Know the benefits
  • Maintain a healthy weight and lose body fat.
  • Prevent or manage various conditions, including heart disease, stroke, high blood pressure, cancer and type 2 diabetes.
  • Improve cardiovascular fitness.
  • Strengthen your bones and muscles.
  • Improve muscle endurance.
  • Increase energy levels.

 


Why do you need a Lasting Power of Attorney? 

Does the person you look after making their own decisions but want help managing their money? Maybe they can make their own decisions now but want an arrangement in case they can’t in the future. Without a Lasting Power of Attorney (LPA) your family may need to go to Court. This can cause lots of hassle, delay, and expense. 

There are 2 types of Lasting Power of Attorney; finances & property matters and decisions about health and care.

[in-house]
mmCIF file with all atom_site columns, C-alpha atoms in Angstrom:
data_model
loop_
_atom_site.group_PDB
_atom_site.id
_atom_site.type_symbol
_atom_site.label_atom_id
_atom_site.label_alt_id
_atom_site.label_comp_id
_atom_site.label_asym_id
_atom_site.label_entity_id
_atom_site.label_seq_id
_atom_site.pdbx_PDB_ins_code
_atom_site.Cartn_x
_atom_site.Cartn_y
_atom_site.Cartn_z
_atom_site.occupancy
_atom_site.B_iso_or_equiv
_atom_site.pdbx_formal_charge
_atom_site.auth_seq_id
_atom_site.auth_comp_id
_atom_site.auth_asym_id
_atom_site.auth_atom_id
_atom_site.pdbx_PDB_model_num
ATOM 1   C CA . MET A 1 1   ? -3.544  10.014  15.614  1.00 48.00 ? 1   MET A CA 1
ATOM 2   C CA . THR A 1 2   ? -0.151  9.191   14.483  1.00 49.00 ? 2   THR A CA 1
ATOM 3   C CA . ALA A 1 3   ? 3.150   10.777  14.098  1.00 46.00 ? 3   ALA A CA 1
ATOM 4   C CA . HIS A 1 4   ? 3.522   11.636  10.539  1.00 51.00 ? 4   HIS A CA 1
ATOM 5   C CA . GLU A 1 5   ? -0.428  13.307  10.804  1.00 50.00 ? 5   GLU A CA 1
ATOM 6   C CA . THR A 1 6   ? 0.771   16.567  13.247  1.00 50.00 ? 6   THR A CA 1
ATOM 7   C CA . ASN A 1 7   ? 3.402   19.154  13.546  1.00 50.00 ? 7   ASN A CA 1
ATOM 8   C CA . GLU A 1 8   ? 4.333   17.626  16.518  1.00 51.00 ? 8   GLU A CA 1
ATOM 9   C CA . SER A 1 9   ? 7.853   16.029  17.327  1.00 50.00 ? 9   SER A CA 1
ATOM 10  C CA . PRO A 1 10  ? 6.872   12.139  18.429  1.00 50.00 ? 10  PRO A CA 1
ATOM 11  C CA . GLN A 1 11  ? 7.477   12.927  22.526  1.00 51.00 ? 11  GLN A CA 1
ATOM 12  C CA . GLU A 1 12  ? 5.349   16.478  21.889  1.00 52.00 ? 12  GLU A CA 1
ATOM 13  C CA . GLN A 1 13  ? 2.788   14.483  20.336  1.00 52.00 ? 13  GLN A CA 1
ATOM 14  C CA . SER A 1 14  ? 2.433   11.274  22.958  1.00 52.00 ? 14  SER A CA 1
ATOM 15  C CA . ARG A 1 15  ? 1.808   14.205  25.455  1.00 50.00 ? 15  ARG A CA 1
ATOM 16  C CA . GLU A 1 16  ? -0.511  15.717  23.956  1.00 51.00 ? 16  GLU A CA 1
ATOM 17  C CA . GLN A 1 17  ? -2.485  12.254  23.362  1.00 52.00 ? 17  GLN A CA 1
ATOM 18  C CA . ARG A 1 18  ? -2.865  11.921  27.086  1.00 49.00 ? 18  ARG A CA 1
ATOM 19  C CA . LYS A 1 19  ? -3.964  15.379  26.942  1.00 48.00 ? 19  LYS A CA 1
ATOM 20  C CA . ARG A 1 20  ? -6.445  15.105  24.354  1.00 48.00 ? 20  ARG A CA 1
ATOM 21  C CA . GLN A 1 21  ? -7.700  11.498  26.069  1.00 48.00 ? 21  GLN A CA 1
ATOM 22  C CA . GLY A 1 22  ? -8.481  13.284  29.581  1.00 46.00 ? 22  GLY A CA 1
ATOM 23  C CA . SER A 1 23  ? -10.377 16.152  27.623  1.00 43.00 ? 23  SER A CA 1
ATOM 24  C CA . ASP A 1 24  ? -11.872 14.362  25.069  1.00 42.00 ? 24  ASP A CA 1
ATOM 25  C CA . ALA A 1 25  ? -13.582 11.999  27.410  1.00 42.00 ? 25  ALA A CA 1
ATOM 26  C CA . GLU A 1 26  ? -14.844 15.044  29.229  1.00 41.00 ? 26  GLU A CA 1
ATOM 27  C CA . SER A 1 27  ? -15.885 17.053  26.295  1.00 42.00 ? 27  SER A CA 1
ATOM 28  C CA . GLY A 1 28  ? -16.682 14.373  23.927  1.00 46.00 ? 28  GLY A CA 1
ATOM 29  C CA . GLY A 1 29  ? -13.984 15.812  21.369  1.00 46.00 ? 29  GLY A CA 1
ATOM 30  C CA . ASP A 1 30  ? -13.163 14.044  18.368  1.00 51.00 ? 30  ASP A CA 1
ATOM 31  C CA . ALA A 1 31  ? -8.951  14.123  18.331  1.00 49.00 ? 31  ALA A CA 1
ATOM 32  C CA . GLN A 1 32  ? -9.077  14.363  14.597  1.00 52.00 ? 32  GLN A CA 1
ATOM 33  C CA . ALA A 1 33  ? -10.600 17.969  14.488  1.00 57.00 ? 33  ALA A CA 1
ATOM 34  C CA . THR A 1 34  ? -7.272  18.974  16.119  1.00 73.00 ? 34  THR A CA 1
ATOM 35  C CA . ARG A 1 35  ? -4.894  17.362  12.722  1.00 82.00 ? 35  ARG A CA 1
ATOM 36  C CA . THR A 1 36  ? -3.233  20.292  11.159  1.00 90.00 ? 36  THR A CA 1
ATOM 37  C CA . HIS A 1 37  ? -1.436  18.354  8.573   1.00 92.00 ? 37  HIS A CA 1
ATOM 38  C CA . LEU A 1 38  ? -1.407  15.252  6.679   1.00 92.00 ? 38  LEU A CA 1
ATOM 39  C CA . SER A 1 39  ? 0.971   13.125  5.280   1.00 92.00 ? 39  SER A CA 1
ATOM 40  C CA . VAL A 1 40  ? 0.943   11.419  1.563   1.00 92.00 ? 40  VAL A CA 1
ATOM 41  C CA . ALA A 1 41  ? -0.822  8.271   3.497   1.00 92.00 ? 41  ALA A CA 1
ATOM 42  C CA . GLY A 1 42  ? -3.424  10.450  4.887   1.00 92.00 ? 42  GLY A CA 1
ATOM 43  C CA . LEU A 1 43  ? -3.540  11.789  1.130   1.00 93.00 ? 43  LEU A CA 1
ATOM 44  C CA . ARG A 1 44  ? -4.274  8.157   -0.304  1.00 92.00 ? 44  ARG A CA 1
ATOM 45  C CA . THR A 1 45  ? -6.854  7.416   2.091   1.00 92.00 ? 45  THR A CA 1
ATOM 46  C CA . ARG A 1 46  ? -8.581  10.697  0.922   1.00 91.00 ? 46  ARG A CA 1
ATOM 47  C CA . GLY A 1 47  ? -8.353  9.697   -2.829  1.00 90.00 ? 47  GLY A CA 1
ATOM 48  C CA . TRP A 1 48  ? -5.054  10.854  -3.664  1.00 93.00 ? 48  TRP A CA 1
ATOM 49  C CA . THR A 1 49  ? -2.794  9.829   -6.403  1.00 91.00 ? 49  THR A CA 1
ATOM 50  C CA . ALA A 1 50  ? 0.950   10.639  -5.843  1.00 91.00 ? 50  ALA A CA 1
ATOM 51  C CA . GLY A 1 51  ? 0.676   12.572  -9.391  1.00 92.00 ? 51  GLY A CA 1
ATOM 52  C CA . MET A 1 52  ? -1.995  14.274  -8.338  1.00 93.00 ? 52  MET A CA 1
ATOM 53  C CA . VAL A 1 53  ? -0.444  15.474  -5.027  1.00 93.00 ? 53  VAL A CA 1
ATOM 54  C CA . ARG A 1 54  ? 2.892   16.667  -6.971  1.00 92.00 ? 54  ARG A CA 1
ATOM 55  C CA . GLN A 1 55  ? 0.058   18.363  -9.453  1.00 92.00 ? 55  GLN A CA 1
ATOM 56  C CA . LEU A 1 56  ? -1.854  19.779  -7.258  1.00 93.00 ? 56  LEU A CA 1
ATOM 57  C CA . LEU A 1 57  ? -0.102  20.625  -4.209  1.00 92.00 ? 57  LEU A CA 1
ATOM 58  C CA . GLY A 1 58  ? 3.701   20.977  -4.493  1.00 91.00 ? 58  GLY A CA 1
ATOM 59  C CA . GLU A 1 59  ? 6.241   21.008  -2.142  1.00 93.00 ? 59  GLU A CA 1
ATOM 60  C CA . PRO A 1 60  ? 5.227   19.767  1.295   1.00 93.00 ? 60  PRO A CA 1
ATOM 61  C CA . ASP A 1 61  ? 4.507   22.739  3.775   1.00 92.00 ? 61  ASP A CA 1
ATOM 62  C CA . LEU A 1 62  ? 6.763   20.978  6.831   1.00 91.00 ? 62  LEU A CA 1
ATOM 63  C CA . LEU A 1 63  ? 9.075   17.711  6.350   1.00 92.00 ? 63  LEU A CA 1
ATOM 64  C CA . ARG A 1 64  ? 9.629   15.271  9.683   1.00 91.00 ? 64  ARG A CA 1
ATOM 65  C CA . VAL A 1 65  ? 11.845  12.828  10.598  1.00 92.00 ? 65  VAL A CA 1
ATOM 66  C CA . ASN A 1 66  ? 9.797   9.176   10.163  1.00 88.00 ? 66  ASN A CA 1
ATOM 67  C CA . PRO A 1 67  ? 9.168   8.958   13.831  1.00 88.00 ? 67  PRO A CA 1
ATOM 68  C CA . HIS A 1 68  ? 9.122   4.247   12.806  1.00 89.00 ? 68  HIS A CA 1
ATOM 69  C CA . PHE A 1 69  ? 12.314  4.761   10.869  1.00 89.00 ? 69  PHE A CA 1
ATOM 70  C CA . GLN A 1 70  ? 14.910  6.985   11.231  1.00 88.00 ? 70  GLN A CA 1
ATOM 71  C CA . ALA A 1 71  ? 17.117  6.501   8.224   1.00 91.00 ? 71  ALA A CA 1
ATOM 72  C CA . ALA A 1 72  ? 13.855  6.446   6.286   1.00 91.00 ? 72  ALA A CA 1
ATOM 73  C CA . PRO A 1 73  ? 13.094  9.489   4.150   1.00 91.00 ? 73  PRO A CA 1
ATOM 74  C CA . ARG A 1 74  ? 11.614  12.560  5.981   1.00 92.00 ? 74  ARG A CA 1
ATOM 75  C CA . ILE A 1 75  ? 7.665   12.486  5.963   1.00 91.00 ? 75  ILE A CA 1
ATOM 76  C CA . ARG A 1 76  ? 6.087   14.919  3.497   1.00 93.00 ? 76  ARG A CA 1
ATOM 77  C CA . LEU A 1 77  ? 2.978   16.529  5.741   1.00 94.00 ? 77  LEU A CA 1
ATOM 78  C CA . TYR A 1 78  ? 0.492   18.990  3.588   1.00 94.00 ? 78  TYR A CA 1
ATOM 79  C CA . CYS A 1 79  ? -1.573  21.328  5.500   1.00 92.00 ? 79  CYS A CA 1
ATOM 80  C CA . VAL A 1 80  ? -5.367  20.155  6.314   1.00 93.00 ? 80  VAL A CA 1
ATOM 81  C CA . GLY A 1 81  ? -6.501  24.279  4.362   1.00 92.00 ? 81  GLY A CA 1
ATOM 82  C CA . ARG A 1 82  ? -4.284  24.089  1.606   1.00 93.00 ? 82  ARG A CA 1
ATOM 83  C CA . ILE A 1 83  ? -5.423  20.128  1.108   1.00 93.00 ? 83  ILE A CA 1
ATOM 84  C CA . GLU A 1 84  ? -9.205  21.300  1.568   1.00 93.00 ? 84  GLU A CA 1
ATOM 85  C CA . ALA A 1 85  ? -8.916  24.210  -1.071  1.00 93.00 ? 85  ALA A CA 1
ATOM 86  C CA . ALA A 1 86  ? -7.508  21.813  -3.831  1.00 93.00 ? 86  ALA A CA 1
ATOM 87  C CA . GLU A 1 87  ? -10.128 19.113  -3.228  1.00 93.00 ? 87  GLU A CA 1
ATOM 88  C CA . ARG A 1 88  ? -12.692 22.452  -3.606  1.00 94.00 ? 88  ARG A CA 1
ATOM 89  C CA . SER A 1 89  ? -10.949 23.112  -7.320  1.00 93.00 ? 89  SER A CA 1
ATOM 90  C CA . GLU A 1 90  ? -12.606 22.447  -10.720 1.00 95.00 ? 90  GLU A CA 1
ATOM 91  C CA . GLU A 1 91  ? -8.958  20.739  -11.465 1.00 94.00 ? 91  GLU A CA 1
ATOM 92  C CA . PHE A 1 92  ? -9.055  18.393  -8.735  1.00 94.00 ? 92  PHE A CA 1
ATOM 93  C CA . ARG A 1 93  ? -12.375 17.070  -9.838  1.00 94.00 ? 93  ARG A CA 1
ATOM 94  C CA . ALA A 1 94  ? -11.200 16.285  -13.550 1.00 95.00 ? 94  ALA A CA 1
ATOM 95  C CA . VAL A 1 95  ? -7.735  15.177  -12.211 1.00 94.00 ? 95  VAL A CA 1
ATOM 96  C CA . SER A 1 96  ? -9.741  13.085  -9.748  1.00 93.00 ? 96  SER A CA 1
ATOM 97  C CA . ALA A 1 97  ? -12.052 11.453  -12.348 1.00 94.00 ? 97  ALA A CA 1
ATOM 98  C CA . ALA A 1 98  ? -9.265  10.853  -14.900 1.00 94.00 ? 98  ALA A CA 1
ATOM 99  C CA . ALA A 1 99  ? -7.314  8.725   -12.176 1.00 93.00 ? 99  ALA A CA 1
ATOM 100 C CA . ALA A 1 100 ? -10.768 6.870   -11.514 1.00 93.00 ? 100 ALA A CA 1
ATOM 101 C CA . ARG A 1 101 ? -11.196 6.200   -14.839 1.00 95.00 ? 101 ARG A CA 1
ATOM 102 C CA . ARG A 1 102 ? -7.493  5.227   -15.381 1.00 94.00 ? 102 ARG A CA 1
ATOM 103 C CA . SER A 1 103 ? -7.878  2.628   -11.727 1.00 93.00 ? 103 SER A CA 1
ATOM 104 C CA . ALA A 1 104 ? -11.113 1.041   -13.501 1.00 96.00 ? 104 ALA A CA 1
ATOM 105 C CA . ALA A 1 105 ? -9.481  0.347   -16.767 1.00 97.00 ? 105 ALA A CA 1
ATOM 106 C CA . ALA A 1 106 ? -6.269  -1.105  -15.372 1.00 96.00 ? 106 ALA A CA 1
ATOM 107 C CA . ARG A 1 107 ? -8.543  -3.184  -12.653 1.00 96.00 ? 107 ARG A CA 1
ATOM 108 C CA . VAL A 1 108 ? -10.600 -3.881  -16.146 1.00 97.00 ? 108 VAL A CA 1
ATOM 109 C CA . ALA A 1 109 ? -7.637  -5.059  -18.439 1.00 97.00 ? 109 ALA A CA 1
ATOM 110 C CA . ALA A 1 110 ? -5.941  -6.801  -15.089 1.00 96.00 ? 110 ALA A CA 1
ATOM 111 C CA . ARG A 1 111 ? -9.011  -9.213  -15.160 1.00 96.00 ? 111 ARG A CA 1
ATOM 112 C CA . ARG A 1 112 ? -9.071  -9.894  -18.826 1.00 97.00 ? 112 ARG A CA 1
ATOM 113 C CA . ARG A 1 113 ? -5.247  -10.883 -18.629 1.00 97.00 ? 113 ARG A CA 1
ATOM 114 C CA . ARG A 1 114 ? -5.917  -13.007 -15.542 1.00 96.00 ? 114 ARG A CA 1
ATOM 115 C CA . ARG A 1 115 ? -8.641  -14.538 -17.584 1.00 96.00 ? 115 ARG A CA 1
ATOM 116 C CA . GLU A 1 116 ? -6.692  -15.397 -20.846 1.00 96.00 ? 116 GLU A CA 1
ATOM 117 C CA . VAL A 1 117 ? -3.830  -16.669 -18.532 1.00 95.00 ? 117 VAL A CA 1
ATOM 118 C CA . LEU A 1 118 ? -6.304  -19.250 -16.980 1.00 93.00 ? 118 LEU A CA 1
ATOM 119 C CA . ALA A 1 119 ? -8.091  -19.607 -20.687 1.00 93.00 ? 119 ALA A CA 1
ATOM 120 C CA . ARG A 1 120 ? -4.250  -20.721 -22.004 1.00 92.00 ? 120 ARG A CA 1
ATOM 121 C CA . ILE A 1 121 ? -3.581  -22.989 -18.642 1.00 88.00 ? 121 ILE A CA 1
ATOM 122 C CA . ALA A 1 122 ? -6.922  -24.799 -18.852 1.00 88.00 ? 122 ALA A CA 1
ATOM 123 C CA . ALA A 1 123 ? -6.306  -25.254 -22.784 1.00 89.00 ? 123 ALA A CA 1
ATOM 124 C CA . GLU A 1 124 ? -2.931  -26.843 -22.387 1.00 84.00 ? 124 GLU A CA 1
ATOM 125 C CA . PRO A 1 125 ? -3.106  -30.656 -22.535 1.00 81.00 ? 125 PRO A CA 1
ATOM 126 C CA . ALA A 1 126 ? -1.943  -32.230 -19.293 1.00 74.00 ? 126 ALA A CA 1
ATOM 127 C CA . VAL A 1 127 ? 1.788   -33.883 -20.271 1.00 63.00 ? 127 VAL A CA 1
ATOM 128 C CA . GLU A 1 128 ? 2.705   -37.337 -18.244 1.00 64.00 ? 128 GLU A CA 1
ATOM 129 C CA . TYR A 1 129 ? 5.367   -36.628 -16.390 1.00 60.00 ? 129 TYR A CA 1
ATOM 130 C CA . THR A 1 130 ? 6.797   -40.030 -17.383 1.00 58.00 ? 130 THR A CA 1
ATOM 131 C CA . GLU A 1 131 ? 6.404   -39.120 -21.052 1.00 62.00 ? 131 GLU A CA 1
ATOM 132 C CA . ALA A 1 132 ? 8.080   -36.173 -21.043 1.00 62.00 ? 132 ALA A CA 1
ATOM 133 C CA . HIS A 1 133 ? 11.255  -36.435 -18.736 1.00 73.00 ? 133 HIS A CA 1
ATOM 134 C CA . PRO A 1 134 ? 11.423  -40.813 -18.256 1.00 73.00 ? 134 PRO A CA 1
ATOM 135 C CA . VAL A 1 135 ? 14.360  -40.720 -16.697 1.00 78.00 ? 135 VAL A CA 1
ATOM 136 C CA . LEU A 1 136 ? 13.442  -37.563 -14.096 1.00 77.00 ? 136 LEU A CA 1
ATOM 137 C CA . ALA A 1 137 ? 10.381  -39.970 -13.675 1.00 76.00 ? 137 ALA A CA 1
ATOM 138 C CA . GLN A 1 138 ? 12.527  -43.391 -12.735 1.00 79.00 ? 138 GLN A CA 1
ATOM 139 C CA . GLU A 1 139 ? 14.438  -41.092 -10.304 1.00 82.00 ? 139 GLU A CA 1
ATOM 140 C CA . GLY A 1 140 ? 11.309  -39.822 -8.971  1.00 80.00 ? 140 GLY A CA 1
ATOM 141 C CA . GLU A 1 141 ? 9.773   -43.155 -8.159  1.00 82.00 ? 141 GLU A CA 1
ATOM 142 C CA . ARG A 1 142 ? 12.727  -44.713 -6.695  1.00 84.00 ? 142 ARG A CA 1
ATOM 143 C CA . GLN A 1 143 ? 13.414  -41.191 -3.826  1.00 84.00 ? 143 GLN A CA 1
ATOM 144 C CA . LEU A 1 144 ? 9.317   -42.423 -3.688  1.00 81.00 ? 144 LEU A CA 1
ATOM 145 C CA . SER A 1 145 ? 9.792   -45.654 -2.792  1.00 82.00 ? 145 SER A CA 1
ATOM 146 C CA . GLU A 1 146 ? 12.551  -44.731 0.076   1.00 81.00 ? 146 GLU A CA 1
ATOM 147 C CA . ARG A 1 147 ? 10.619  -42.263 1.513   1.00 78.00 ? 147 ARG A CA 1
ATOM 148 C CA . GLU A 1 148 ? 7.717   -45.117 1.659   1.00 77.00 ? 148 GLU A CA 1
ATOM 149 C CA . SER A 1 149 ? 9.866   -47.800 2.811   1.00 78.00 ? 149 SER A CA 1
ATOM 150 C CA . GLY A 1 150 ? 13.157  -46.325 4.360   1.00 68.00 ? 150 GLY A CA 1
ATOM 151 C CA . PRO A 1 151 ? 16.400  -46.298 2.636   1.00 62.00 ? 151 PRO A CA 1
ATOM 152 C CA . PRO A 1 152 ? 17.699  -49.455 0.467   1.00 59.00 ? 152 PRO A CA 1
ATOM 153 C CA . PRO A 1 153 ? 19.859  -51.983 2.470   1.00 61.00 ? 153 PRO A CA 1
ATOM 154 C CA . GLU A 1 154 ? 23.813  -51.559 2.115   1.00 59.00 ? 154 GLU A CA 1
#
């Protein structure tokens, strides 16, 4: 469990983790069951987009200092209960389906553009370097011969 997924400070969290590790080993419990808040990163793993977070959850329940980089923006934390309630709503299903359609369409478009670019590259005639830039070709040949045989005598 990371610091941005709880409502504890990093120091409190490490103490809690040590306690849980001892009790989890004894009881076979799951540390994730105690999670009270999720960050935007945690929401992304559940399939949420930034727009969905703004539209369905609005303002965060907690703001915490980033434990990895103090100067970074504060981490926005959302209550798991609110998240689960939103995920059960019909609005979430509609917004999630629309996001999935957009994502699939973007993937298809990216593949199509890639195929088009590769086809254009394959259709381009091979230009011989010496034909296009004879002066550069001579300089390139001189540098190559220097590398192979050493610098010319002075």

Why should you do it now? 

  • 1 in 3 of us will suffer dementia
  • Many of us will retain mental capacity, but will physically struggle to manage our affairs at some point in our life
  • Being married or asking your chosen person to act for you is not enough – you need to legally give them the power to help you
  • If you leave making your Power of Attorney until you need it, it will be too late.

 

Carers Centre Partners 

The Carers Centre Tower Hamlets is pleased to work in partnership with respected Law firms to provide carers with affordable support with LPA.  

 Jones Whyte are a Glasgow based multi award winning Solicitor firm and the reigning Law Firm of the Year 2021